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What I read in December 2018 (Part 1)

The first two books I read in December 2018 were nonfiction.

Notes on a Nervous Planet by Matt Haig was on a display in the library for the Costa Book awards. I have not managed to find a connection between this book and the awards shortlist, but perhaps someone can help me here.

The author tweets as @matthaig1 and I had read lots of his Tweets without knowing anything about him. This is a book based on the author’s experience of breakdown and the coping skills he has developed. It is written in short chunks in a manner suitable for readers of any faith or none. I really enjoyed it and can identify with many of the issues.

The effect of social media on people’s lives and mental health is a main topic. Antidotes include a film I have watched recently with my friends from the Ladies’ Bible study group and a book I read in French in recent years, but have failed to record in my list of books I have read! I must be doing something right.

Woodbine Willie: An Unsung Hero of World War One by Bob Holman is a book I borrowed from a friend. She brought it to a prayer meeting to inspire us. I had not heard of Woodbine Willie, whose real name was Reverend Geoffrey Studdert Kennedy, so I asked to borrow the book. This year being the 100th anniversary of the end of WW1, it has been difficult to avoid information about battles. History is not my favourite subject, but I am interested in people. This is a book about an extraordinary man. The historical background and the beliefs of the leading churchmen of the time make it an interesting read. I have recommended it to hubby, who enjoys history.

 

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What else I read in 2018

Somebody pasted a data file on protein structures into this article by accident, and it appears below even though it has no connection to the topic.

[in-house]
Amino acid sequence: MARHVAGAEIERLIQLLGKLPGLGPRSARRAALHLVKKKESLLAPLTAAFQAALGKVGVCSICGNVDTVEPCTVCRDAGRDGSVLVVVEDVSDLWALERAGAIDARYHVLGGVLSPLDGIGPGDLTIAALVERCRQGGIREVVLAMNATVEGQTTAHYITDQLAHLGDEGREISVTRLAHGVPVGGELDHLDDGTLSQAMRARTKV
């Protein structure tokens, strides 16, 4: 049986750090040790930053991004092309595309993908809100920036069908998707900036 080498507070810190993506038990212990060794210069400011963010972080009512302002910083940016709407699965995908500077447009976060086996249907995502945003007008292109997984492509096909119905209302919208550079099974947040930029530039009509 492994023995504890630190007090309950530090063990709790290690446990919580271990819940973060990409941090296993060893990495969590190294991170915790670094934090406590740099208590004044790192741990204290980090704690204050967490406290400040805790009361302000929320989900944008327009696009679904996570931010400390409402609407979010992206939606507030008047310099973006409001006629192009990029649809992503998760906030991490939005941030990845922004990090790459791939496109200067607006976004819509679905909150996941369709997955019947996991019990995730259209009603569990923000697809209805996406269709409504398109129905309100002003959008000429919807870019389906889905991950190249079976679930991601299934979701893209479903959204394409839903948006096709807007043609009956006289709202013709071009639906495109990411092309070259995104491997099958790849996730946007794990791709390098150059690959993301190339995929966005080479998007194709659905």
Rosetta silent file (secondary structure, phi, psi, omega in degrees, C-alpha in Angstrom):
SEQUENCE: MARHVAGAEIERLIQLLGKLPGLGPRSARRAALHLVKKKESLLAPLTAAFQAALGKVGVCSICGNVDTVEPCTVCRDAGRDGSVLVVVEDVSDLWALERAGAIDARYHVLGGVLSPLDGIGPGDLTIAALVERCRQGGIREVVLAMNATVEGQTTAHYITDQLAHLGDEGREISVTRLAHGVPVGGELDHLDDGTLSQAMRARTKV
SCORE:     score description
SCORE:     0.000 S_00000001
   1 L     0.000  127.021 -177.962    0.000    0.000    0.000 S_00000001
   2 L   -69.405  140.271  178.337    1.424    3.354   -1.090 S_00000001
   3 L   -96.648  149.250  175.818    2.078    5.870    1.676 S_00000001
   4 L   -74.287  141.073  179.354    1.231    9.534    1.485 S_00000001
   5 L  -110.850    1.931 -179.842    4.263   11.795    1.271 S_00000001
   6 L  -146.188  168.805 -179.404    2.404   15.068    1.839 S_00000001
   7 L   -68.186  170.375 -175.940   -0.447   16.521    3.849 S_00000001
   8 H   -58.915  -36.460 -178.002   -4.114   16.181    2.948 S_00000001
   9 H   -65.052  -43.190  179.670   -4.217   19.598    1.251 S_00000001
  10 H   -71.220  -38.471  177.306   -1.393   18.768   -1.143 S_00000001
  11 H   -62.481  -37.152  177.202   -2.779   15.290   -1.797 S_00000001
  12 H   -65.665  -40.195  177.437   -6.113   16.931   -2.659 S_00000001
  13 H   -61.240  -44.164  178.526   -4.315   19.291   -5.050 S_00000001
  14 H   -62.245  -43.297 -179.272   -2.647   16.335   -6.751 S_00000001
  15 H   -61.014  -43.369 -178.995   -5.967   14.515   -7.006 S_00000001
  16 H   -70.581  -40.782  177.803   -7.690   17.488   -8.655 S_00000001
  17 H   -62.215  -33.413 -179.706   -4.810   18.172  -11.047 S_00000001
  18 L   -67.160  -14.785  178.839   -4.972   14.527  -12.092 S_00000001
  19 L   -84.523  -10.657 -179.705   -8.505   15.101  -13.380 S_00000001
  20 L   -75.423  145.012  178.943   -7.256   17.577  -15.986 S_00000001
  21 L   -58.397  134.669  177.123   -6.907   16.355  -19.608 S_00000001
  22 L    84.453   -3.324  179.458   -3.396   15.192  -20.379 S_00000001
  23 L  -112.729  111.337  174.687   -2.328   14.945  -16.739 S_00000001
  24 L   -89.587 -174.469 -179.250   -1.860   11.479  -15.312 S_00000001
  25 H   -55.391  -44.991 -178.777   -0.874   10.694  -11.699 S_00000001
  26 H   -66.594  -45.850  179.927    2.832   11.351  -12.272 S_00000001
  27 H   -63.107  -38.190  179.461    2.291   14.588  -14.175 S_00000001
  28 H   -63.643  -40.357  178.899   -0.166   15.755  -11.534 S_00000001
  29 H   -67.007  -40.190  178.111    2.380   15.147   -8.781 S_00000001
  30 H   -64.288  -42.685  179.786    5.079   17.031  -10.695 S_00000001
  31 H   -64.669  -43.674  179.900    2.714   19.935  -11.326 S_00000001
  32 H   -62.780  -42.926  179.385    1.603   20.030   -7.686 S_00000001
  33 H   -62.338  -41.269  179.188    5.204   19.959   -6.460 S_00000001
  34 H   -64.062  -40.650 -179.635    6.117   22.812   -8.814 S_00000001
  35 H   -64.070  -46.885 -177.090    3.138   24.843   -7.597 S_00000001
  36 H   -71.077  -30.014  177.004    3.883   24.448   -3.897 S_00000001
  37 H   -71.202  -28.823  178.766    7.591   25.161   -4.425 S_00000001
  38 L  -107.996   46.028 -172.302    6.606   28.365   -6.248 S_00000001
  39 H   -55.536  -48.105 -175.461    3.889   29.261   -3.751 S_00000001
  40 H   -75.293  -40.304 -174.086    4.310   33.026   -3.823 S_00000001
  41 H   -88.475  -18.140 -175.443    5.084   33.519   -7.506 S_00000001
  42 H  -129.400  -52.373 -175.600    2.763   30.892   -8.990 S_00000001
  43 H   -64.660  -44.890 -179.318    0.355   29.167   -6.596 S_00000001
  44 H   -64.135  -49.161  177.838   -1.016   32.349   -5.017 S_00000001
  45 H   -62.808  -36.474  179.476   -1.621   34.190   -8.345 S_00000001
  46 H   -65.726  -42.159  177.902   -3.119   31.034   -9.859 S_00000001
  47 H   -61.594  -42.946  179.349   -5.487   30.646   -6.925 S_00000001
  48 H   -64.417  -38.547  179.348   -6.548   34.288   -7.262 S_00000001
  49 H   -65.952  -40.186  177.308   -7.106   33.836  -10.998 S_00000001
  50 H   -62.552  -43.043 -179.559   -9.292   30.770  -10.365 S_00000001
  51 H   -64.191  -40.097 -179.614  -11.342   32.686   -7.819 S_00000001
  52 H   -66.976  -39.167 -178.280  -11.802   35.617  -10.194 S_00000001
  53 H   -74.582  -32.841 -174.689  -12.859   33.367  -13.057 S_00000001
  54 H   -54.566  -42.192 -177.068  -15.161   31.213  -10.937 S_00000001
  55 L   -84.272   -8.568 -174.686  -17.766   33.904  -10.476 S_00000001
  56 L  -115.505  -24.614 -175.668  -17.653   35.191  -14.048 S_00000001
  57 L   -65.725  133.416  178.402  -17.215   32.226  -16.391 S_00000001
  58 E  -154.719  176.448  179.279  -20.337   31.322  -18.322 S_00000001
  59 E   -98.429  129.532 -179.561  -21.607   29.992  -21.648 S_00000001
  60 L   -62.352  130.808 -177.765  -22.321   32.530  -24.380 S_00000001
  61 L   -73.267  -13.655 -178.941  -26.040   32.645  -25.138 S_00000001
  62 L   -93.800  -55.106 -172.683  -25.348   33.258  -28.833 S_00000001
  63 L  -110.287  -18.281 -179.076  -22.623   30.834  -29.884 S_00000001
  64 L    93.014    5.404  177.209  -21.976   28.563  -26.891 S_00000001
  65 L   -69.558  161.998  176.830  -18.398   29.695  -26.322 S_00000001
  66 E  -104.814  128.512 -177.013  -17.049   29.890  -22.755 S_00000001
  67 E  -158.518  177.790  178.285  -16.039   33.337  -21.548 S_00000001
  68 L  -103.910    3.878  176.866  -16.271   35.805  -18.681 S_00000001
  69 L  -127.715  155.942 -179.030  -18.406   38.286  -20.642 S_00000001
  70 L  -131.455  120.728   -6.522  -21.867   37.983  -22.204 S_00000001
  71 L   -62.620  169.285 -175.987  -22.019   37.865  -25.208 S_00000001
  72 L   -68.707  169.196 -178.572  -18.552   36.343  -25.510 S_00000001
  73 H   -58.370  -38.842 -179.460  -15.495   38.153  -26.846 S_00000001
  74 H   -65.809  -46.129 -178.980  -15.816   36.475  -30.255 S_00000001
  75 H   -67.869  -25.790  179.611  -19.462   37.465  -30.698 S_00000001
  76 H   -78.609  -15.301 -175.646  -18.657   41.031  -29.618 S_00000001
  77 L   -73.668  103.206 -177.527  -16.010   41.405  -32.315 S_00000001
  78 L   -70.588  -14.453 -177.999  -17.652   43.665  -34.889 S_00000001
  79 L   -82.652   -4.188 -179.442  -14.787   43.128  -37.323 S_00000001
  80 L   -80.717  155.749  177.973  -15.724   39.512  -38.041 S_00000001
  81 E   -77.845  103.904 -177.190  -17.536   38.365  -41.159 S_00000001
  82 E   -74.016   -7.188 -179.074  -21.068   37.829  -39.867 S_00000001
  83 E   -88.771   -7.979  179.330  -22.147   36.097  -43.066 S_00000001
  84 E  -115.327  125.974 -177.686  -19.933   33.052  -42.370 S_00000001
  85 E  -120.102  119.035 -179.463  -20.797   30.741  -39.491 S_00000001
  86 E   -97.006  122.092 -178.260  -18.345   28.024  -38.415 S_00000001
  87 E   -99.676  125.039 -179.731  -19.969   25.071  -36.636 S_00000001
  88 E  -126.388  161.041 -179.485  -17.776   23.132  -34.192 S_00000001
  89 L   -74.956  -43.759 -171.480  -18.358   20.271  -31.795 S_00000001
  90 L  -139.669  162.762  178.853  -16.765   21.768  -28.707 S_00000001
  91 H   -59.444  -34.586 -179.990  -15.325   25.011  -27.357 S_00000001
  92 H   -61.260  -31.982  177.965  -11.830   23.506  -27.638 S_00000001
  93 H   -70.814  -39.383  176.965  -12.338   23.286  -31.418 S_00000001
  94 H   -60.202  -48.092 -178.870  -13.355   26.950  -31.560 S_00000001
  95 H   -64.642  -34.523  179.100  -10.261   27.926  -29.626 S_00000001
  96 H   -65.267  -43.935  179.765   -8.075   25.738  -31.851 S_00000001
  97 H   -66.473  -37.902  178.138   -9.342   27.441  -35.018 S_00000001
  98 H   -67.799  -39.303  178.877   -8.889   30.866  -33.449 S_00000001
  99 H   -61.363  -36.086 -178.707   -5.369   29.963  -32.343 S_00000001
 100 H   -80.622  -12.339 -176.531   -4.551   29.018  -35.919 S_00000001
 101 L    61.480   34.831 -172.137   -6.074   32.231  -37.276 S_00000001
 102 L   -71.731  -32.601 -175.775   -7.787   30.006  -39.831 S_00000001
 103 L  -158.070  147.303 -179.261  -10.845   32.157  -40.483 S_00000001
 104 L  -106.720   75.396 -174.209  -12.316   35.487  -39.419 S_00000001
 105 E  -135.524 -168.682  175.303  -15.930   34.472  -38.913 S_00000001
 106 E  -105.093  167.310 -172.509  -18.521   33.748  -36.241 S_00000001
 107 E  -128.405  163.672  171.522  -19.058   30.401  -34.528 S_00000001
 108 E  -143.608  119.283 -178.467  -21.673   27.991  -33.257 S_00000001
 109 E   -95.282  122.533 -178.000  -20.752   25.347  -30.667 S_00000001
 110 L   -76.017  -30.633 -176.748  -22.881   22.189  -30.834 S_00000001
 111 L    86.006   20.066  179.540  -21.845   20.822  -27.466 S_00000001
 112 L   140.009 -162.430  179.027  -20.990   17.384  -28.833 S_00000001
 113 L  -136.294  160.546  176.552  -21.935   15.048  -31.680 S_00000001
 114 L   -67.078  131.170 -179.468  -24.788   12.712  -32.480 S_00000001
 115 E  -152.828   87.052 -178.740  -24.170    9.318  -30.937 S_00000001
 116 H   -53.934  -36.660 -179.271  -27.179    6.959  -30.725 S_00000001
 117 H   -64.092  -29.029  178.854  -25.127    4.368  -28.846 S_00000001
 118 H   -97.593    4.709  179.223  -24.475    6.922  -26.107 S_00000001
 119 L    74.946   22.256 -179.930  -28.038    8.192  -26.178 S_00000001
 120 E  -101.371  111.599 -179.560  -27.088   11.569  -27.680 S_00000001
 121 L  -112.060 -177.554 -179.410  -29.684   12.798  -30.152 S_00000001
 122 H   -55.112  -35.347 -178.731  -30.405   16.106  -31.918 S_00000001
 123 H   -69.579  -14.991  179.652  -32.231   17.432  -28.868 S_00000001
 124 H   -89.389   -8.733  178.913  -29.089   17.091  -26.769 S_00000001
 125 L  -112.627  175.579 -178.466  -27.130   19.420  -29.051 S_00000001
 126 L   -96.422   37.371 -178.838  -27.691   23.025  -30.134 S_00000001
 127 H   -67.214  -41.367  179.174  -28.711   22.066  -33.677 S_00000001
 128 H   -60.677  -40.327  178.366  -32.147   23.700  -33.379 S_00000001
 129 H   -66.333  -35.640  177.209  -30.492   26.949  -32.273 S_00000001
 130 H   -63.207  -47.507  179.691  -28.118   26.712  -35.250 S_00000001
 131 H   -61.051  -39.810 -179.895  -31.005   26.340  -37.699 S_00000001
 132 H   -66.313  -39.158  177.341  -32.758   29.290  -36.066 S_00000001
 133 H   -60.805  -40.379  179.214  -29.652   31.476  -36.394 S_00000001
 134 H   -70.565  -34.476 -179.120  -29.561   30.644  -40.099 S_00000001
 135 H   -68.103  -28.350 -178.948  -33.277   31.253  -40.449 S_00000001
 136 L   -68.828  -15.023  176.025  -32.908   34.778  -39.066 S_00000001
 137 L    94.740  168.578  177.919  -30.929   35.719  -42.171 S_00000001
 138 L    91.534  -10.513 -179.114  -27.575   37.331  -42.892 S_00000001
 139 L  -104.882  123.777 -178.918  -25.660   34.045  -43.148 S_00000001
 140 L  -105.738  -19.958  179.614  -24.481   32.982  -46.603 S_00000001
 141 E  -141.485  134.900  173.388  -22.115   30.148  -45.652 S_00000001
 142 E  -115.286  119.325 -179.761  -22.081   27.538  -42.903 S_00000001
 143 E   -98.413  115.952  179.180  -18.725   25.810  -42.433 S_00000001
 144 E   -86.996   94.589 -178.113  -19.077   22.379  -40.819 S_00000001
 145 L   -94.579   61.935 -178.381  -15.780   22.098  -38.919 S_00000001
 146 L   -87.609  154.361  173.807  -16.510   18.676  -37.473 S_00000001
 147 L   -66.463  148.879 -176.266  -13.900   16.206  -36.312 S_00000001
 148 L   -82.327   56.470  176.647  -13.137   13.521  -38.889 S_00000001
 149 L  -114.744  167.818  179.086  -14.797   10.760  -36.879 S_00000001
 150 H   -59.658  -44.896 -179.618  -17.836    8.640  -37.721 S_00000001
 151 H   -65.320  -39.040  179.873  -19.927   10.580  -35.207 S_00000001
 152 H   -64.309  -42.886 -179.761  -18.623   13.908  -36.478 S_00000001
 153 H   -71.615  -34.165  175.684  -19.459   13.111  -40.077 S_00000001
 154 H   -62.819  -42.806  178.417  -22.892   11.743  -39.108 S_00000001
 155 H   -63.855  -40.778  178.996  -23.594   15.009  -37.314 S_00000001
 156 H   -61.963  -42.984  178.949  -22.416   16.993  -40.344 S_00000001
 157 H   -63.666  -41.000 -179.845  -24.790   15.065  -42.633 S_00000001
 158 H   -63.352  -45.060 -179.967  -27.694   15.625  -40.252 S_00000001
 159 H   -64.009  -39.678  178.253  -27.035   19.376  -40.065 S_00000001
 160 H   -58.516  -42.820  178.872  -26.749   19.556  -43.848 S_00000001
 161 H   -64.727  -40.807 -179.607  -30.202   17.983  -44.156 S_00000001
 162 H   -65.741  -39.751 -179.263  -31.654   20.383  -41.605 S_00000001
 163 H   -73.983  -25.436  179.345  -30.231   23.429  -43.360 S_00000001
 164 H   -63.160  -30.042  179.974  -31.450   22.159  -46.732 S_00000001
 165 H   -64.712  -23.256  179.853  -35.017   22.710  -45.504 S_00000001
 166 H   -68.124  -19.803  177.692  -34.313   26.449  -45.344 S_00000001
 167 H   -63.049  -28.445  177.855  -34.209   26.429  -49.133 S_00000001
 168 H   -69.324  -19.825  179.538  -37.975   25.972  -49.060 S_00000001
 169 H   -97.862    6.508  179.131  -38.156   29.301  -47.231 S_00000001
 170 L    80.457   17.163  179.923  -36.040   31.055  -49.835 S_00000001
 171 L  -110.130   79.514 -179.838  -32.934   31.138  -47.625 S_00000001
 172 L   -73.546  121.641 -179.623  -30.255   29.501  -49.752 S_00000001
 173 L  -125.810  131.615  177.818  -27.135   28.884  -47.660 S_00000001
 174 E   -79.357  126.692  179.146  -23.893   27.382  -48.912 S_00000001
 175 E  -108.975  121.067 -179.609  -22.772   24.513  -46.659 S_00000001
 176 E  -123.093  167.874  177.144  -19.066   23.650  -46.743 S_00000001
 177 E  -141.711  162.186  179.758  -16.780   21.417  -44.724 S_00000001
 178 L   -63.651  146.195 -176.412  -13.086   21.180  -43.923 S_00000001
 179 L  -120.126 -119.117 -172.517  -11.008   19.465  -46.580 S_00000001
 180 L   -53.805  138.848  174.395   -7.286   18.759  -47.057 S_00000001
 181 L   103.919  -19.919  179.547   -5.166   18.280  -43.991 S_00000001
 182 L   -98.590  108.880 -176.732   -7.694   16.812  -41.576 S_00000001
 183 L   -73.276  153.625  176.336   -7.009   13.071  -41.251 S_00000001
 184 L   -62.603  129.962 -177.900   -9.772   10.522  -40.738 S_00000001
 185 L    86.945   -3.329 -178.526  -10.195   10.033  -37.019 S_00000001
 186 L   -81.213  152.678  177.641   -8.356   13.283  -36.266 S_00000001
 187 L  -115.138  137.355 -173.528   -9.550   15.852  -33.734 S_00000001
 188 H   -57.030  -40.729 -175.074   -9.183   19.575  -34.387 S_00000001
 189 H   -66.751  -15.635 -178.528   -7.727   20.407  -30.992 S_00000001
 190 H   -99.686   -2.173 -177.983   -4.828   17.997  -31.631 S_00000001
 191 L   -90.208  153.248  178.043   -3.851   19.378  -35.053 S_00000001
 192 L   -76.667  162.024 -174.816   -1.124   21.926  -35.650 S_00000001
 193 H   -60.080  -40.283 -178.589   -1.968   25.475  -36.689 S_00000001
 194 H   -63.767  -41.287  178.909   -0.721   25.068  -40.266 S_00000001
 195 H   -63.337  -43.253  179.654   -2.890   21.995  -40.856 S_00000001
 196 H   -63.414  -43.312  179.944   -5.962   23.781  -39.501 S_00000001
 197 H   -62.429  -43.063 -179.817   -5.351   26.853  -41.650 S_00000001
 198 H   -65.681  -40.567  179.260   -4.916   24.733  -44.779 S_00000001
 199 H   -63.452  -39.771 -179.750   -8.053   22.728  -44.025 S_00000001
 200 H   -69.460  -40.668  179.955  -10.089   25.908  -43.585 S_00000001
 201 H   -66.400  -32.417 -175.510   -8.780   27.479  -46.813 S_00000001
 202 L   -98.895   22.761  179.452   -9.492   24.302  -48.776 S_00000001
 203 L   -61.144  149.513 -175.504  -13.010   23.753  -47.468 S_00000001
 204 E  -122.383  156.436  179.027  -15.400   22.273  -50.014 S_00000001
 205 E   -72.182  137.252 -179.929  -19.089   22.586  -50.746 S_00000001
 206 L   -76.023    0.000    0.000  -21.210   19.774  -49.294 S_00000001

Bible study books

I once complained to my mother, as she removed the cereal packets from the breakfast table, “You have taken my reading away!” Now you know that, it may not surprise you that I have not yet written about everything I have read this year. I have read instructions, messages, letters, the local newspaper, the free local guide, National Trust magazines, English Heritage magazines and numerous blog posts and Tweets.

Some of the books I have read during the year have escaped from my regular bookish posts. They are not books, which I have sat down and read from cover to cover; some are daily Bible reading notes, others are books which help untrained people study the Bible together.

The Bible reading notes I use are New Daylight published by the Bible Reading Fellowship (BRF) and The Upper Room also published by BRF in the UK, but also available in many languages and countries around the world.

Scripture Union/IVP publish Life Builder Bible studies. This year the Ladies Bible study group has used Daniel, The Fruit of the Spirit and is now part way through Angels. Because the studies are intended for use by untrained (lay) people, leadership of the group can be shared between those members, who are willing to chair a study. These were written by people in the USA. Some of the examples in them are less appropriate to UK culture and general knowledge.

The study of Angels barely scratches the surface of the subject. I hope to set aside some time to study it in more depth.

Some of the group read The Daniel Prayer by Anne Graham Lotz. (I first became aware of this book via Bible Gateway.)